The former presidential candidate of the Peoples Democratic Party in the added: “The police are more likely to be effective in areas where they are well known and trusted by the local communities who in turn are willing to share information about known criminals and criminal activities, thereby foiling those crimes before they are even carried out…
“In the envisaged new order, states and local governments shouldn’t be reduced to peripheral players in policing and security matters. When local police structures are closest to the grassroots, emergency response will be more effective than the current unwieldy chain of command that renders local government chairmen ineffective when their people are under attacks.”
The most ridiculous aspect of the opposition to the launch of Operation Amotekun was the threat that by its launch, the South-West may lose the opportunity to produce the president of Nigeria in 2023. This came from Alhassan Salleh, national secretary of the Miyetti Allah Kaute Hore. It is a way of telling the people of the South-West that if they want to be given the opportunity to produce the president in 2023, they have to leave their zone porous to make it easy for their people to be massacred. One wonders if a dead person can be president.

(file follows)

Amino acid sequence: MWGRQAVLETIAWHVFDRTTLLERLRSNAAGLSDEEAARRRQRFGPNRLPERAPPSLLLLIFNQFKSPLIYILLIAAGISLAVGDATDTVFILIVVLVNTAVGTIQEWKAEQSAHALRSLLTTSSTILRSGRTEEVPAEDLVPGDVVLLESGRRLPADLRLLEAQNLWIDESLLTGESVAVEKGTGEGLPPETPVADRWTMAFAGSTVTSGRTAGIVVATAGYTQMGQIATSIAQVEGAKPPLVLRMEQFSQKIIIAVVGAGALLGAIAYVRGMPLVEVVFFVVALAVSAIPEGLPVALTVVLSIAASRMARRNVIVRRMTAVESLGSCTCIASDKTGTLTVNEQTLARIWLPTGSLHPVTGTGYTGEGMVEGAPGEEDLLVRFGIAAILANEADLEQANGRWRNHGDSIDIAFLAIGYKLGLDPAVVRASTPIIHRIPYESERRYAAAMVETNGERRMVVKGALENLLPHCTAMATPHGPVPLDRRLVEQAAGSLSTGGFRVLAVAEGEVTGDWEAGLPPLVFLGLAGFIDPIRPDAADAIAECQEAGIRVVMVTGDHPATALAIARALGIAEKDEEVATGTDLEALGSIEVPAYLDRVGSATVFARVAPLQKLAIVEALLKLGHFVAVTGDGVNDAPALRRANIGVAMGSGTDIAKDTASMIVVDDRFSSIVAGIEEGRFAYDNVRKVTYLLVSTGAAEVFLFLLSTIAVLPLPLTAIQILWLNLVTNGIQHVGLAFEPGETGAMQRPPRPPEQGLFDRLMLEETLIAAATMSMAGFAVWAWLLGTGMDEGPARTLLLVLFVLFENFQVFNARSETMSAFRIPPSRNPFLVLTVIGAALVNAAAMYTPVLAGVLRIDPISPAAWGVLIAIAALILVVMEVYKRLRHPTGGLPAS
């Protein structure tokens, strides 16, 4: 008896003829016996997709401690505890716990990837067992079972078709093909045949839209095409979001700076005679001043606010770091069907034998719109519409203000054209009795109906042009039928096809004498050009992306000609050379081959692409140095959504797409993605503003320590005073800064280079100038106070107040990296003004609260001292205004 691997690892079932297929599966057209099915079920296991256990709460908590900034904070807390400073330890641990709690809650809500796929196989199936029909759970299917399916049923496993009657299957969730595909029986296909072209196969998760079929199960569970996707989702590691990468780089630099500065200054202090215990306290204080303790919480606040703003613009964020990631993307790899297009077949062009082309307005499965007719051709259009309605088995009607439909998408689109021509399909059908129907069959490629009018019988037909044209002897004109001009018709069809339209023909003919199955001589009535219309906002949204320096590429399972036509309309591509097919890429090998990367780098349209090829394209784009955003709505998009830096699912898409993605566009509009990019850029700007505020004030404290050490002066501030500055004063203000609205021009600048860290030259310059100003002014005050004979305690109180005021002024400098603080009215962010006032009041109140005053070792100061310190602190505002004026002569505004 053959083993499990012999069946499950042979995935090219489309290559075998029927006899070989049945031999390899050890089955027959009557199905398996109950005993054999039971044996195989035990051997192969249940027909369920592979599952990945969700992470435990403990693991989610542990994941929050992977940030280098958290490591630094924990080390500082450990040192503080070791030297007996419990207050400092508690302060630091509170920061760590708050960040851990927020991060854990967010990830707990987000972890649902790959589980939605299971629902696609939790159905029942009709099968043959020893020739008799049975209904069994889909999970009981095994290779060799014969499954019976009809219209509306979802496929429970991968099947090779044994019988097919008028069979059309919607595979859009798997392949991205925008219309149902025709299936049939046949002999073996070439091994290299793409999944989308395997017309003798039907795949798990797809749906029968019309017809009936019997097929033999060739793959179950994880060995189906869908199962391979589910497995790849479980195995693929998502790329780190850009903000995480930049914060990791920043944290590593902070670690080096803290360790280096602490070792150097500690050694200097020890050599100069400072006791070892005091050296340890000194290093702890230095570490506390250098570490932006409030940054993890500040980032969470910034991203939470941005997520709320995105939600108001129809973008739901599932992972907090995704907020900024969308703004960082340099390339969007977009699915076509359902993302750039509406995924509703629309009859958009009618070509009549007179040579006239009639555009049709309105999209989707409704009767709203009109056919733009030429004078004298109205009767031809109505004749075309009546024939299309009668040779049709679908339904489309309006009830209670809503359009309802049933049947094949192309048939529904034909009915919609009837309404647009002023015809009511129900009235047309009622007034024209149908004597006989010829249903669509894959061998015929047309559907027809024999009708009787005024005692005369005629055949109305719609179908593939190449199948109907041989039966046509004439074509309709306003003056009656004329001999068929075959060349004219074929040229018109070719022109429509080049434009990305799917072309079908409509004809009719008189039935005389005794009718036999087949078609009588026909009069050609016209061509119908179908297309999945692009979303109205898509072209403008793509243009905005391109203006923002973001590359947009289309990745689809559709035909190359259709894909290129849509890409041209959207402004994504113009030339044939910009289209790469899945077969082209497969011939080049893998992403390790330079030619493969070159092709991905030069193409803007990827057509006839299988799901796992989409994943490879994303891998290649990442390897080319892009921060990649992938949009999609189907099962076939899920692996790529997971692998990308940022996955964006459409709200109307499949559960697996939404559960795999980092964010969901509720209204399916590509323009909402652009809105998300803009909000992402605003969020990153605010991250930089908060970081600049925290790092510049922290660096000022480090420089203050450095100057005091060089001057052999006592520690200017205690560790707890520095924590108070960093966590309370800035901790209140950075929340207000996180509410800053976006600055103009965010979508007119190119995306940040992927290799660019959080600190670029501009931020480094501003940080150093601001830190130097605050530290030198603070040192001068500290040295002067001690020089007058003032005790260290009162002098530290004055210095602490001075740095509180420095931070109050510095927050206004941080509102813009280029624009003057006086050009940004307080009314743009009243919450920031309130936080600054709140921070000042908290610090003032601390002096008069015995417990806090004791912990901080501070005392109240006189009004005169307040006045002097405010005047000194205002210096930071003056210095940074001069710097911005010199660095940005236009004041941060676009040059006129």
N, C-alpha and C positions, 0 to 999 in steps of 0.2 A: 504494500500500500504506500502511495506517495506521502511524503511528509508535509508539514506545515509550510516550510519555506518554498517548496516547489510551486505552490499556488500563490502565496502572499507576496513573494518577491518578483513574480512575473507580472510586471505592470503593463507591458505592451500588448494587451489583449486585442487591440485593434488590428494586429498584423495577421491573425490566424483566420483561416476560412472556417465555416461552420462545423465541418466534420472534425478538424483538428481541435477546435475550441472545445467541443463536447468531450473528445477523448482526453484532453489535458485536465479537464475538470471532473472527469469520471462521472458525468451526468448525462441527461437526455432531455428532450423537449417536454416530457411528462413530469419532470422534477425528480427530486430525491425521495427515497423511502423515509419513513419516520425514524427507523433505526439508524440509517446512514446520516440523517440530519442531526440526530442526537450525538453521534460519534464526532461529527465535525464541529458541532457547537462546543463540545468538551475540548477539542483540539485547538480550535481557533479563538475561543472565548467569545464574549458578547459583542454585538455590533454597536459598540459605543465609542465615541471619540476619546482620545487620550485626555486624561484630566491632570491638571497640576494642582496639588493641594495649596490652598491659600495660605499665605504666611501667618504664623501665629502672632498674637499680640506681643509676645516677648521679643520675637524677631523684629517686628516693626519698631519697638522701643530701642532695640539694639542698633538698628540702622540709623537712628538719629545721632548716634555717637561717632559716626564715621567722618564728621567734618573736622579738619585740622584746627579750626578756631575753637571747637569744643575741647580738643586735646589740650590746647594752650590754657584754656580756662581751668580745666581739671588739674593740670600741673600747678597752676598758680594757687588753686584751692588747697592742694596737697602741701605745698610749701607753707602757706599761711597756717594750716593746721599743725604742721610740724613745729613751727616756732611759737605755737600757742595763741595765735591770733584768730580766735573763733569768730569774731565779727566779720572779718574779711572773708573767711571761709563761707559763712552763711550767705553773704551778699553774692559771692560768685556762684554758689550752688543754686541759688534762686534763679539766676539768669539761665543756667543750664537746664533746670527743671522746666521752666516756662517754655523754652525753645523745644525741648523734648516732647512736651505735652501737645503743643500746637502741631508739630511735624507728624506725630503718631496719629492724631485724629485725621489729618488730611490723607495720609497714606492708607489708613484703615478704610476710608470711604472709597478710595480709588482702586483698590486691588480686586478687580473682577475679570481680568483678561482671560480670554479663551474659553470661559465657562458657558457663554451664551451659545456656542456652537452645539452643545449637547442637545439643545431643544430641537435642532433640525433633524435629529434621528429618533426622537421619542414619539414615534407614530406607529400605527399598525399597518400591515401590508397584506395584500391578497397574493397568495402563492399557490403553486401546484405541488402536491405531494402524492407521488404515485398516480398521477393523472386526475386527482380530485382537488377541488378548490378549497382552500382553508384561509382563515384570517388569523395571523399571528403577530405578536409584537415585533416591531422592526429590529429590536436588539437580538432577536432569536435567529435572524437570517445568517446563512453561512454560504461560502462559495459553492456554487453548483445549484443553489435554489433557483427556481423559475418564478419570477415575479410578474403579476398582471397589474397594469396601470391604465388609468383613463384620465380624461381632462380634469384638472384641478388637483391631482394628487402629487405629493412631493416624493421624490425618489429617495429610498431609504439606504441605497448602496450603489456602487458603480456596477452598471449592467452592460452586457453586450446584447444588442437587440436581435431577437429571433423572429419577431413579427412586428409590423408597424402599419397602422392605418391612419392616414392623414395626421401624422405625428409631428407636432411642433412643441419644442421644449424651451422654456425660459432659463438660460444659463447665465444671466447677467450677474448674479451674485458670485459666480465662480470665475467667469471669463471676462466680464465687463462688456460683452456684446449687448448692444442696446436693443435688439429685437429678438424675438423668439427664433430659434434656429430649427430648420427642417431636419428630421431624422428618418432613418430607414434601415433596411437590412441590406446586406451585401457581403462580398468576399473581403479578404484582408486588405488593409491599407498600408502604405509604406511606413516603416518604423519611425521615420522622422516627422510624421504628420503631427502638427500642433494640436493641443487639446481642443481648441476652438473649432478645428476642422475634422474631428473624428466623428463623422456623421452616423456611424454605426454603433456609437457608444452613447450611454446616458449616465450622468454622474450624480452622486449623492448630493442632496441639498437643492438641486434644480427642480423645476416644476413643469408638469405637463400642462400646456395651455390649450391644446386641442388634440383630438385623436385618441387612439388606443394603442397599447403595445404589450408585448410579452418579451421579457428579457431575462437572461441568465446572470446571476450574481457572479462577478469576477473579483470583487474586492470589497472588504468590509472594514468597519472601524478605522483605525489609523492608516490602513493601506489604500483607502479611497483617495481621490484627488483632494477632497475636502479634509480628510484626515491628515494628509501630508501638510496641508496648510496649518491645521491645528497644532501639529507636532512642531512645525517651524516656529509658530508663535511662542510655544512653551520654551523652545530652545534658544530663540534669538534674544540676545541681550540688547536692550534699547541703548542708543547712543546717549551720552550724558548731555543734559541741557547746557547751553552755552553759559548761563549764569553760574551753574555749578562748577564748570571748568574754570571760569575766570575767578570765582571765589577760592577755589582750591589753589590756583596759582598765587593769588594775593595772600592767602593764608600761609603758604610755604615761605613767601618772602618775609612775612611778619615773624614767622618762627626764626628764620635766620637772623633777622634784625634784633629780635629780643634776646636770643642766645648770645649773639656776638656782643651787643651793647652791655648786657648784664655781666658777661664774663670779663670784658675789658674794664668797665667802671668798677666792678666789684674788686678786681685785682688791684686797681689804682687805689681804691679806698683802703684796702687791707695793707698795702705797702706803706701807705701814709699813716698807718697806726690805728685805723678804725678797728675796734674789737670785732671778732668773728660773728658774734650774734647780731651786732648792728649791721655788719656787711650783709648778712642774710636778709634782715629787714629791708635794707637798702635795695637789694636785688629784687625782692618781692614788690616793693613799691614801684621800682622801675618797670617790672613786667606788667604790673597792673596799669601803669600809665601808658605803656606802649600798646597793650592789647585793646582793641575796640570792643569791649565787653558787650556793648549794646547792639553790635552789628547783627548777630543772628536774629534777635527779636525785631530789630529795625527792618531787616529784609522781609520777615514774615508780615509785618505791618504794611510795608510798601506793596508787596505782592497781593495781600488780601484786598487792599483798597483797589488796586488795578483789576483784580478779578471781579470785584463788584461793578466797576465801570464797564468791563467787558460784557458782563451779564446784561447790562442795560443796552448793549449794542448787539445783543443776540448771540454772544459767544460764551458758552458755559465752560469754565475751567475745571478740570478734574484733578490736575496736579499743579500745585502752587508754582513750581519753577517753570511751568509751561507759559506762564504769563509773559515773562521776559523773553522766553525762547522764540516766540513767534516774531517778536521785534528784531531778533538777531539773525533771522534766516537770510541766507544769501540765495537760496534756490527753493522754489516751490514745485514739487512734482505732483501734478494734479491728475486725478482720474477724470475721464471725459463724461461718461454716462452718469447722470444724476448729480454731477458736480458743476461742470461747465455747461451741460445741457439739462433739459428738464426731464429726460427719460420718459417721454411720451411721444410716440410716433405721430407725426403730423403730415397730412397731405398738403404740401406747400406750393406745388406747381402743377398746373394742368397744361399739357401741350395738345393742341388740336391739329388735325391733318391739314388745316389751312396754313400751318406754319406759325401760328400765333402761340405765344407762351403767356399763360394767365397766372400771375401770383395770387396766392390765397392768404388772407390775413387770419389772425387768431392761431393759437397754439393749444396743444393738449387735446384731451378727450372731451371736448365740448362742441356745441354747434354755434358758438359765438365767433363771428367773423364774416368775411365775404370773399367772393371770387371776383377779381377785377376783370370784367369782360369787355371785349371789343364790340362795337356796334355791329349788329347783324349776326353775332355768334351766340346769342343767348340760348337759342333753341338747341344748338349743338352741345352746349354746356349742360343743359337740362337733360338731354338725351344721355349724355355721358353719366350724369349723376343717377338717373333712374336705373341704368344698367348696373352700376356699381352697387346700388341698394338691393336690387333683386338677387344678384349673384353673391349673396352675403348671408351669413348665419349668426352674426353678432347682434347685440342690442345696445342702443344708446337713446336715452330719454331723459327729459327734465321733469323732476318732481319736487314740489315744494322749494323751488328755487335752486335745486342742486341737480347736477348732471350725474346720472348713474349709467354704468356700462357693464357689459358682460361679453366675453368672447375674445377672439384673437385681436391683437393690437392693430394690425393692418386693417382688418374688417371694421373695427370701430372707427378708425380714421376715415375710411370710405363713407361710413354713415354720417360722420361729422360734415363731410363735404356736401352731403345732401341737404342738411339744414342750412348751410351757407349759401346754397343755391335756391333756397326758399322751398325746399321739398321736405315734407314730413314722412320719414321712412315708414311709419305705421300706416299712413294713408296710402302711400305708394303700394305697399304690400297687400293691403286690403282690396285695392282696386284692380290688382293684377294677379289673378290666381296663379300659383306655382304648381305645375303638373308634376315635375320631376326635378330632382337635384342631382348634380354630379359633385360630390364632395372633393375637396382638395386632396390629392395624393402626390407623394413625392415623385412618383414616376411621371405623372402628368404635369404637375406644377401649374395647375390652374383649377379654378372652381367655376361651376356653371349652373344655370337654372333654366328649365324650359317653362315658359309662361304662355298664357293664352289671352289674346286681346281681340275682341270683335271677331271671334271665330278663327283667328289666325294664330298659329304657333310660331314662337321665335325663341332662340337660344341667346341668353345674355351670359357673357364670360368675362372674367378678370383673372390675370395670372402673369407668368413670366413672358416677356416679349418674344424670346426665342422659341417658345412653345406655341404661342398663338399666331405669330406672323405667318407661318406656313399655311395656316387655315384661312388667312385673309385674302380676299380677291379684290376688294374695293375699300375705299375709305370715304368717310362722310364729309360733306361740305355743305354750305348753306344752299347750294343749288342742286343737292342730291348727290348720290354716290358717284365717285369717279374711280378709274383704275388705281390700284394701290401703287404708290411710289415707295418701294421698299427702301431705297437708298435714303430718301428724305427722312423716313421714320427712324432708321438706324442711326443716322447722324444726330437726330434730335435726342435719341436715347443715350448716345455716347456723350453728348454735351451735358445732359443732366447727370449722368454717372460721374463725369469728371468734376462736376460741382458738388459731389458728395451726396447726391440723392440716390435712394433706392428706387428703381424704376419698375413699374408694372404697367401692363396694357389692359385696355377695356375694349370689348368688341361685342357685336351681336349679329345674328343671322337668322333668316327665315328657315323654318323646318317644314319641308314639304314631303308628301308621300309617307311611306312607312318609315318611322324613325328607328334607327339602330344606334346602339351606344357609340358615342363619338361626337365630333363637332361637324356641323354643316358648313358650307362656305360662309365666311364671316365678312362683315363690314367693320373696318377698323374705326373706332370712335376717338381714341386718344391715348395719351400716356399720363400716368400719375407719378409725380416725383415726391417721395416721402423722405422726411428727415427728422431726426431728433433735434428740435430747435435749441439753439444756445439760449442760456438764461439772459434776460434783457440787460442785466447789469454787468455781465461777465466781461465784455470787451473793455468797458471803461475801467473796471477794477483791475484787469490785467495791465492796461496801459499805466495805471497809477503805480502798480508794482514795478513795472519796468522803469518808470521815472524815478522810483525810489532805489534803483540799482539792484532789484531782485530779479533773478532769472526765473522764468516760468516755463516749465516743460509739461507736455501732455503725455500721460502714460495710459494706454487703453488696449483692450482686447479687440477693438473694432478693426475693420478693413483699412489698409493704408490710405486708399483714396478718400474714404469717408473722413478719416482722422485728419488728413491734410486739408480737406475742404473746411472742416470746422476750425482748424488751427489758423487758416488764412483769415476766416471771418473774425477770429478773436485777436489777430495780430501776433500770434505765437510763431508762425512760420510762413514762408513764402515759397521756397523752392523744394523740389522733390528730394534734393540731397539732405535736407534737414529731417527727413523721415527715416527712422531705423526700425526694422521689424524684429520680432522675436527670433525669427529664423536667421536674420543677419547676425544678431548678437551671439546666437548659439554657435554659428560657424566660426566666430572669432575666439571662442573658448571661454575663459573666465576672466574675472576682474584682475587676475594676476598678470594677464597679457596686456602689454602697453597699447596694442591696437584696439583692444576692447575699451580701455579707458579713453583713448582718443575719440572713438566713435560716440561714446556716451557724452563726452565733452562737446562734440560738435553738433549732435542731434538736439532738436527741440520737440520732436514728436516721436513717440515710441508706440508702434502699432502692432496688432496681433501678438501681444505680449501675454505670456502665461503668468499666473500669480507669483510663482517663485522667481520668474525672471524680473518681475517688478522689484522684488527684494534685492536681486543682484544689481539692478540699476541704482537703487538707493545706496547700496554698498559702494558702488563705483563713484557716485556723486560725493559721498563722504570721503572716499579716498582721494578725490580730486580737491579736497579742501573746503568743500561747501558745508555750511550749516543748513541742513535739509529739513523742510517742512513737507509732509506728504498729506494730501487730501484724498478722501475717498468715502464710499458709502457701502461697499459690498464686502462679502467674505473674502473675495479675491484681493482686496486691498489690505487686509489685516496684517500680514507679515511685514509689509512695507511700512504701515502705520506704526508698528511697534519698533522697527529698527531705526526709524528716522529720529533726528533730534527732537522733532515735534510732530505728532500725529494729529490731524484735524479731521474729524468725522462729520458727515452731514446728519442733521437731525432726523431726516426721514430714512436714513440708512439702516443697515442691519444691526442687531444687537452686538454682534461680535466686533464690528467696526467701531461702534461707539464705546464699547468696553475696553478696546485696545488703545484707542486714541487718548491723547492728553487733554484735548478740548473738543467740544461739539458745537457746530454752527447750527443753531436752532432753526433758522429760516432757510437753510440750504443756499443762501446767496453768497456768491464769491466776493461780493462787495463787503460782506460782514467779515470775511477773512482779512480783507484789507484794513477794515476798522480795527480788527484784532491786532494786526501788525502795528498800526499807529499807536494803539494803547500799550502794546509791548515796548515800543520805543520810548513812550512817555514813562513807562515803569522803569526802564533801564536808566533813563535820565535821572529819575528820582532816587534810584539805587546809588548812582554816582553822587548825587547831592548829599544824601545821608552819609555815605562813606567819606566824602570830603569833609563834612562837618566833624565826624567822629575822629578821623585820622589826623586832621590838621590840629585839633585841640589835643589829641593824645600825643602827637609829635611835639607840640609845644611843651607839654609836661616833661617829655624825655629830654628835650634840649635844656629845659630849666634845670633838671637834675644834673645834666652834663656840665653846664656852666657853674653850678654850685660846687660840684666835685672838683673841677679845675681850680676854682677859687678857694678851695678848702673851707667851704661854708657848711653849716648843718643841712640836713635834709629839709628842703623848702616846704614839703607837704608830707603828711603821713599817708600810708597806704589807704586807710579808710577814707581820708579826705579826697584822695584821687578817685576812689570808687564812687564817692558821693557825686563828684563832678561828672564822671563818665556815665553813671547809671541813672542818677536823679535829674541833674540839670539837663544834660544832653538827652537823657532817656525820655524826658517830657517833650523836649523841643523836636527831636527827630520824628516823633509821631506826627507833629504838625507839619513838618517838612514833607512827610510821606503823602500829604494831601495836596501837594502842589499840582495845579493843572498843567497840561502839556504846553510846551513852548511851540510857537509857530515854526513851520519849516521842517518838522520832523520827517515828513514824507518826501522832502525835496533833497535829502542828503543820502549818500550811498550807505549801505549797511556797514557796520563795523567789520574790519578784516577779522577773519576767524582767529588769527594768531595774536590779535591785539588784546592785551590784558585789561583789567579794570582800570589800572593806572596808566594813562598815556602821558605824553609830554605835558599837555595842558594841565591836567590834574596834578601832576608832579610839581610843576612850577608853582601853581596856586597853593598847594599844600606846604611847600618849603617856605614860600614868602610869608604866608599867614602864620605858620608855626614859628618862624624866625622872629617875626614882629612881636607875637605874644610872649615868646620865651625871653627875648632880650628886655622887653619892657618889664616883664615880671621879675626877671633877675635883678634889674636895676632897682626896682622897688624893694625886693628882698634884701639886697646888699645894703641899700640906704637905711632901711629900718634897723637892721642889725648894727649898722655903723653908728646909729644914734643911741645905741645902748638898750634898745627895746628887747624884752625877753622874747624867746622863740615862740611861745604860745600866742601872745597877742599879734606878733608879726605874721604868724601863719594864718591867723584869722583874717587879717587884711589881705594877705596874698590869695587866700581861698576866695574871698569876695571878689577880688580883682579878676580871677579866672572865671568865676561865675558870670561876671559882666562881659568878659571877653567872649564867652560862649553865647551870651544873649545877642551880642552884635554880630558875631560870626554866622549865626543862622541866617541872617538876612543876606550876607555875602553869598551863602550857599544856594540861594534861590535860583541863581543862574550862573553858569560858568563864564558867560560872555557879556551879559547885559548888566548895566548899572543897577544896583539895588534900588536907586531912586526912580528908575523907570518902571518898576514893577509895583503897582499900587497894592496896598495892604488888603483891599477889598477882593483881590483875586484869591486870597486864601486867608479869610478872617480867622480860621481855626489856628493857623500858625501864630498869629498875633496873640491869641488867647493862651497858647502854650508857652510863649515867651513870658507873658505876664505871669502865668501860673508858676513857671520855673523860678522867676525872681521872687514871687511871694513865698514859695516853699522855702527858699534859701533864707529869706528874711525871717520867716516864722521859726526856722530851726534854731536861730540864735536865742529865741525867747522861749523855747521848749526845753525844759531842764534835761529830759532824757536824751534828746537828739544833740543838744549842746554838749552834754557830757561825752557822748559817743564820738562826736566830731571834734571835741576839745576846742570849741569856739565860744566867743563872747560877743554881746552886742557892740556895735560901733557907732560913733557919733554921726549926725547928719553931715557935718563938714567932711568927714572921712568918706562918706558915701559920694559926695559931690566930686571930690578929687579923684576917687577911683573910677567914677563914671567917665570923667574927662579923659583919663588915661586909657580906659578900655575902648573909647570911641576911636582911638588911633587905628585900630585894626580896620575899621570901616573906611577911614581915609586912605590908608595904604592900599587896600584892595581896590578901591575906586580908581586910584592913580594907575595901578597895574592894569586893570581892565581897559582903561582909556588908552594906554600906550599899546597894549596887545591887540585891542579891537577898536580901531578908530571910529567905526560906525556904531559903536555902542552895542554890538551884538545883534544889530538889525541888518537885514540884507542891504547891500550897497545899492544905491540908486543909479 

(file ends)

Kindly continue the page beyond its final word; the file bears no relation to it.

It is this sort of subtle blackmail that has made the South-West to virtually turn to the lamb since 2015, ignoring all the threats to their people. On July 19, 2016 I had written an article titled, “Something strange is happening in South-West”, to buttress this strange behaviour of playing the lamb led to the slaughter in a bid to be considered good by the North “to inherit the kingdom of Nigeria.” Some people even added a ridiculous dimension to the debate by telling me that I would not succeed in making them clash with the North.
One wonders how protecting one’s home should equate to fighting with the North. Can a zone be only said to be friends of the North if it does not complain or react when its people are killed? What type of friendship is that?